Researchers are close to fielding a new breath tester for Marijuana – The new device is not shown above.
Research at WSU has led to the development of a portable breath test to detect marijuana DUI. Drivers under the influence of marijuana have become an increased concern since Washington voters legalized the recreational use of marijuana in 2012. A quarter of blood samples taken from drivers in 2013, the first full year the initiative was in effect, came back positive for marijuana.
WSU chemistry professor Herbert Hill and WSU doctoral student Jessica Tufariello are working on a handheld device that uses a technique called ion mobility spectrometry to detect THC, the psychoactive component of marijuana, on a person’s breath. Currently, officers and prosecutors rely on a blood test to determine the amount of THC present in a driver’s blood. These blood results are not immediately available to patrol officers who suspect a person of driving while impaired. An experienced Tacoma DUI Attorney can attack weed dui breath tests when they become available.
Initiative 502 set 5 nanograms of active THC per milliliter of blood as the legal limit at which a driver is automatically determined to be impaired. Initially, the marijuana breath test under development at WSU probably won’t be able to pinpoint the level of THC in the body; it will only tell officers that some THC is present. It is believed that this would be a helpful tool to officers as they decide whether to arrest a suspected impaired driver. However, since no numerical value is obtained with this test, a positive result is sure to result in an arrest.
If you want to avoid a car crash, trade a joint for that glass of wine. A study from the National Highway Traffic Safety Administration (NHTSA) found that drivers who used marijuana were at a significantly lower risk for a crash than drivers who used alcohol. After adjusting for age, gender, race and alcohol use, drivers with marijuana in their system were at about the same level of accident risk as those who had not used any drugs or alcohol prior to driving. Apparently, weed and driving are okay.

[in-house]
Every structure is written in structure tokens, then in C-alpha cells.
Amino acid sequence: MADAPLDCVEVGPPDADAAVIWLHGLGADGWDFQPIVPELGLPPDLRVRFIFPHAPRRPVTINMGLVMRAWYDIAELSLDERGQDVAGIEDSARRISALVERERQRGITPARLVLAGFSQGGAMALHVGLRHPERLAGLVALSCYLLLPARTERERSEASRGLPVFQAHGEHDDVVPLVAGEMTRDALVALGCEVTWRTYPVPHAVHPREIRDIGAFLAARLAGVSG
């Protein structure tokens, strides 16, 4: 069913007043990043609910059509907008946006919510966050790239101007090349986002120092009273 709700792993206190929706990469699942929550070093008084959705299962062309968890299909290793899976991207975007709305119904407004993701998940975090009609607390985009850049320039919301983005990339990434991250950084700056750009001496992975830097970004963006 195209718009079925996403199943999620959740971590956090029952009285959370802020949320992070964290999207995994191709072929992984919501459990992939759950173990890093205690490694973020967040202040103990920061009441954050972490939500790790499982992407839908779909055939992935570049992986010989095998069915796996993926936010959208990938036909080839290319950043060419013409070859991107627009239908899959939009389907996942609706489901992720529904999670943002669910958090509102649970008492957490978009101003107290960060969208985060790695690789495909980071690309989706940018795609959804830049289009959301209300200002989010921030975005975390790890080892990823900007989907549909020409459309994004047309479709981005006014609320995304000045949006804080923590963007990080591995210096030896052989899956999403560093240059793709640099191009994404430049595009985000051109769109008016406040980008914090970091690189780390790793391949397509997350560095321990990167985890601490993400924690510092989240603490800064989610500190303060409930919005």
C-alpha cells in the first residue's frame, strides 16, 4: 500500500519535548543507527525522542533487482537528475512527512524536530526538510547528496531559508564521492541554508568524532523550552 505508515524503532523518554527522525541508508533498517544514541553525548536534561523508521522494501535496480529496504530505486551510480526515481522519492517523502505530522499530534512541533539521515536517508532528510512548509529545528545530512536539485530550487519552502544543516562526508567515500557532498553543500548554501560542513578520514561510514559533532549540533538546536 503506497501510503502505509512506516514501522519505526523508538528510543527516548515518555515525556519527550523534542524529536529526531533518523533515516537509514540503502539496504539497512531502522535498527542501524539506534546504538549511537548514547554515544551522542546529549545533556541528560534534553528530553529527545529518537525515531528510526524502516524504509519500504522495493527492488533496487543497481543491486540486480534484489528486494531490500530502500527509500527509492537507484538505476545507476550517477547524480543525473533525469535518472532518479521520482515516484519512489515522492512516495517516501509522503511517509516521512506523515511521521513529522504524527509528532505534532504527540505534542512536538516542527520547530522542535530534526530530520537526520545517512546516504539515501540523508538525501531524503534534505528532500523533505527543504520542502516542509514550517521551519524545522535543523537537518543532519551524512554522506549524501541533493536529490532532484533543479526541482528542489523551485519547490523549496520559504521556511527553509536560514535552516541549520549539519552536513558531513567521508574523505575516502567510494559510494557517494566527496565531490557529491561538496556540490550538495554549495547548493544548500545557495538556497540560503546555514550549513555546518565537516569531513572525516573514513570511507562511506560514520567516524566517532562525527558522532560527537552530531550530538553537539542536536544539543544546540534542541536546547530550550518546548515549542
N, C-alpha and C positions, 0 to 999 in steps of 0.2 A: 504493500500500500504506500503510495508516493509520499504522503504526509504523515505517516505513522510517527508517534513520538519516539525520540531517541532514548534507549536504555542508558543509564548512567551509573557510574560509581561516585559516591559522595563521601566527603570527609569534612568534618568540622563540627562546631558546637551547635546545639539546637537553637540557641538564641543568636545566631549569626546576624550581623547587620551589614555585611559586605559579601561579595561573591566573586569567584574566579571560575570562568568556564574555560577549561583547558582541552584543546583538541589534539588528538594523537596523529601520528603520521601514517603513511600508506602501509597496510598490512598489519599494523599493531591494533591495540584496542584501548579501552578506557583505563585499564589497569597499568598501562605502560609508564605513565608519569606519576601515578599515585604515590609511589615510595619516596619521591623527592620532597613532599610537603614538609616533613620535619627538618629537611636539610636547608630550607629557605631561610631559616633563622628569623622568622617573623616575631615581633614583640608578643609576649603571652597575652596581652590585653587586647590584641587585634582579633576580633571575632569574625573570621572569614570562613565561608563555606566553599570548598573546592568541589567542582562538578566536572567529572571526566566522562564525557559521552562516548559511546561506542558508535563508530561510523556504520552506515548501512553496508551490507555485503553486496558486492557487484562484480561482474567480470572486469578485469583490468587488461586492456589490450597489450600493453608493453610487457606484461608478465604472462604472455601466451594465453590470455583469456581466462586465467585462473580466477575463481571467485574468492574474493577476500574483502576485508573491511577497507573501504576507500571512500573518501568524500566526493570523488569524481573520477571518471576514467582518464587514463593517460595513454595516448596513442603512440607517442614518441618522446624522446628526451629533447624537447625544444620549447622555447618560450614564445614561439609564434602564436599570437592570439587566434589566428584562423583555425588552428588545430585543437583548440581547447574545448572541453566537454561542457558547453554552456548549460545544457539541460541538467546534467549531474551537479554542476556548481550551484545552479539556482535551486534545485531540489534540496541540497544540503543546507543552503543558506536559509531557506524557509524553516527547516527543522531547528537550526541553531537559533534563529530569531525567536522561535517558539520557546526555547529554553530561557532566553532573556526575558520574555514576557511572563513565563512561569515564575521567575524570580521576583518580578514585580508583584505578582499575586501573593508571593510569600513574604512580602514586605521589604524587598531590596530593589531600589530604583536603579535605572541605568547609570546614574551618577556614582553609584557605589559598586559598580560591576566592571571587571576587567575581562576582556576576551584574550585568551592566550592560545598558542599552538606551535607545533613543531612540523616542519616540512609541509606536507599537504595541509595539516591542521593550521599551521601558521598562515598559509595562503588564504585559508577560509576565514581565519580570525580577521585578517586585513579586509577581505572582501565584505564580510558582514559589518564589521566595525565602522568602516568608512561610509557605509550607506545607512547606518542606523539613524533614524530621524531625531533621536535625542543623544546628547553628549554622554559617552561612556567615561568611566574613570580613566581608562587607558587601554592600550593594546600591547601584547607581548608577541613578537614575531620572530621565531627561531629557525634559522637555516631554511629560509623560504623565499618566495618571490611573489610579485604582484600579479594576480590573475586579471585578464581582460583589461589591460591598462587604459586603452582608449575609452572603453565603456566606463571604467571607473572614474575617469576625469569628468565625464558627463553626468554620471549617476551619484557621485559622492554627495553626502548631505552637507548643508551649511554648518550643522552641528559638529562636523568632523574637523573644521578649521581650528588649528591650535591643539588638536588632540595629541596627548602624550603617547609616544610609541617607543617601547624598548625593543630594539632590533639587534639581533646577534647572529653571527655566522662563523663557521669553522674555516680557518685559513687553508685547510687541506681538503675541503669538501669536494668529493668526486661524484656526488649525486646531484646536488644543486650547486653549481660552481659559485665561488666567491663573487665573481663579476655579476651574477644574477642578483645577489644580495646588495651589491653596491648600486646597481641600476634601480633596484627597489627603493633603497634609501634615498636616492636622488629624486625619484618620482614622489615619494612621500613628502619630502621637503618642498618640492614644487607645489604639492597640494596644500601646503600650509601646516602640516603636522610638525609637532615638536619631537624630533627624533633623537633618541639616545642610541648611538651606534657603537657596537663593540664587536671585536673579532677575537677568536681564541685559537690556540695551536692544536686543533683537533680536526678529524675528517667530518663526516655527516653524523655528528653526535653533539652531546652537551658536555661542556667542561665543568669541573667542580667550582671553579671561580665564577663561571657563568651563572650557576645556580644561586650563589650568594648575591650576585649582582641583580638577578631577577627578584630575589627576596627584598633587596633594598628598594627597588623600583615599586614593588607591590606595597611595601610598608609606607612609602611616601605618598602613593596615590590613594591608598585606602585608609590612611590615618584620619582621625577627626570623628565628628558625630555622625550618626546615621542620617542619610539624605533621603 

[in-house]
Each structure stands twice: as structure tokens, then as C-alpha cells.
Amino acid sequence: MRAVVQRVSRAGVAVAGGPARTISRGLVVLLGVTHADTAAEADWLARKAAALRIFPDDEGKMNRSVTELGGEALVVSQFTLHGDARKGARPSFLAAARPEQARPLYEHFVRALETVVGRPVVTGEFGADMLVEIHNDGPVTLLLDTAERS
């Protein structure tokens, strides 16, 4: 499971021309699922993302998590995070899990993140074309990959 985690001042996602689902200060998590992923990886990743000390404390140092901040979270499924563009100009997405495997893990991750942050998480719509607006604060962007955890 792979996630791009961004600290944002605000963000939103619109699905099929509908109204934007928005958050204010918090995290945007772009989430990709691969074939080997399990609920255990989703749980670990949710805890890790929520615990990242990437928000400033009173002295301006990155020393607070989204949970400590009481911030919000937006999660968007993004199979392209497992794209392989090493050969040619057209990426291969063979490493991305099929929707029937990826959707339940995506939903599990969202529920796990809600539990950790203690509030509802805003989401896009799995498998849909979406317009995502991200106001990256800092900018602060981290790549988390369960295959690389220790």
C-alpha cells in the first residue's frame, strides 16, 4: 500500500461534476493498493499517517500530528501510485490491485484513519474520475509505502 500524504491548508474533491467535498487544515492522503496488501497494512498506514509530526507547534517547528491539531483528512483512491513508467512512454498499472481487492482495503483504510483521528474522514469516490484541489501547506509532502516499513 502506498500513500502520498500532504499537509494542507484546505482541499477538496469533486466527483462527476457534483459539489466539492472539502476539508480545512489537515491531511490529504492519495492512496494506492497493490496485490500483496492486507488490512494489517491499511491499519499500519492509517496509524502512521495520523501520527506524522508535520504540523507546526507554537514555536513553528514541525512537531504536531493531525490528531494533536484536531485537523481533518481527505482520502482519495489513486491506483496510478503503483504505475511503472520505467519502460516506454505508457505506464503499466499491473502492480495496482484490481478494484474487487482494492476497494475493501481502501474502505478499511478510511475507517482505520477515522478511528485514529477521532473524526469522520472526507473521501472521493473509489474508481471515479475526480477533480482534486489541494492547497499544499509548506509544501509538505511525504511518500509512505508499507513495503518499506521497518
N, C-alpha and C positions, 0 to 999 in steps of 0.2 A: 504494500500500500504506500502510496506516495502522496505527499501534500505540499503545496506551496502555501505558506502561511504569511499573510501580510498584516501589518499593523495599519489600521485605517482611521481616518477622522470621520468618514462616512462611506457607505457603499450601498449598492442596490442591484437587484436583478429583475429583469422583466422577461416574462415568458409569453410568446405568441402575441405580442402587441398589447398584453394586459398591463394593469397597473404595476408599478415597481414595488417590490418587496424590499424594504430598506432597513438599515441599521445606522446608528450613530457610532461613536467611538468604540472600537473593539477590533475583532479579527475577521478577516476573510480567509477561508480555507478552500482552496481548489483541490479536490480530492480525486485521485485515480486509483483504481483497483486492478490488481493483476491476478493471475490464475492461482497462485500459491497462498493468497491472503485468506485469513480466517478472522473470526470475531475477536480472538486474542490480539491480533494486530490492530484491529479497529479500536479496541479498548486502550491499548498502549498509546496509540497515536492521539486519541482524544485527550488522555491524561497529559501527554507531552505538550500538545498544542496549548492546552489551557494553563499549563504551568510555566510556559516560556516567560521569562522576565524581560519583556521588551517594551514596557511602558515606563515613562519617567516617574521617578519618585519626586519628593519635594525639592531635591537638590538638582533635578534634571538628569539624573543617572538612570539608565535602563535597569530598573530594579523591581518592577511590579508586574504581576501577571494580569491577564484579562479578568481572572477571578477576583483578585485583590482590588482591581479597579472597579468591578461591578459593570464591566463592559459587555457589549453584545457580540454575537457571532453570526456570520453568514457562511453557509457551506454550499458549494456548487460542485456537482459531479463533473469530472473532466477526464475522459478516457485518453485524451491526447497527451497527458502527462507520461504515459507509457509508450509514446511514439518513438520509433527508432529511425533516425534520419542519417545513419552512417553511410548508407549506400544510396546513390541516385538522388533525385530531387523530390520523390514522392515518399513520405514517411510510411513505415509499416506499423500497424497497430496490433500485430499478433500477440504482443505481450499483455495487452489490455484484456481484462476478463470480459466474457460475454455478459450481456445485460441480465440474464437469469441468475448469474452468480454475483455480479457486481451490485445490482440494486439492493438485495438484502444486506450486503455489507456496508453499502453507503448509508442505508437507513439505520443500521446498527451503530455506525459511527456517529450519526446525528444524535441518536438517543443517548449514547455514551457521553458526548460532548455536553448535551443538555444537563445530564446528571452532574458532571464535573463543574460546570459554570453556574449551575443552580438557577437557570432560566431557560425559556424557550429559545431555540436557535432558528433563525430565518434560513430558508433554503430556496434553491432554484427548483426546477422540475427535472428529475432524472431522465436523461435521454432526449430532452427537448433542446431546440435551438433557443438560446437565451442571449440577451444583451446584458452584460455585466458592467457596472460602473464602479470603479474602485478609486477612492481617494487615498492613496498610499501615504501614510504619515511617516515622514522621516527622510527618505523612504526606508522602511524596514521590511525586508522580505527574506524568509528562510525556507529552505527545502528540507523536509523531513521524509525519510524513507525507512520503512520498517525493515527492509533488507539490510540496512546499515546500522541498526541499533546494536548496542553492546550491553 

Interestingly enough antidepressants, pain killers, stimulants and quite a few other legal and illegal drugs do not significantly increase the risk of being in a crash. Alcohol use greatly increases the likelihood of an accident even at modest blood concentrations. In fact, a blood alcohol concentration over 0.05 increases your odds of a wreck nearly seven fold.
The study’s findings underscore an important point: The measurable presence of THC (marijuana’s primary active ingredient) in a person’s system doesn’t correlate with impairment in the same way that blood alcohol concentration does.
The NHTSA study points out that “At the current time, specific drug concentration levels cannot be reliably equated with a specific degree of driver impairment.” There are many reasons why detectable drug presence doesn’t indicate impairment the way it does with alcohol. Most psychoactive drugs are chemically complex molecules whose absorption, action and elimination from the body are difficult to predict. Also, there are considerable differences that exist between individuals with regard to the rates with which these processes occur. Alcohol is more predictable. In heavy marijuana users, measurable amount of THC can be detected in the body days and even weeks after the last use, and long after any psychoactive effects remain. Washington Initiative 502, passed in 2012, set a legal limit at which the driver is automatically determined to be impaired at 5 of nanograms of active THC per milliliter of blood. However, this number tells us nothing about whether a person is impaired or fit to drive.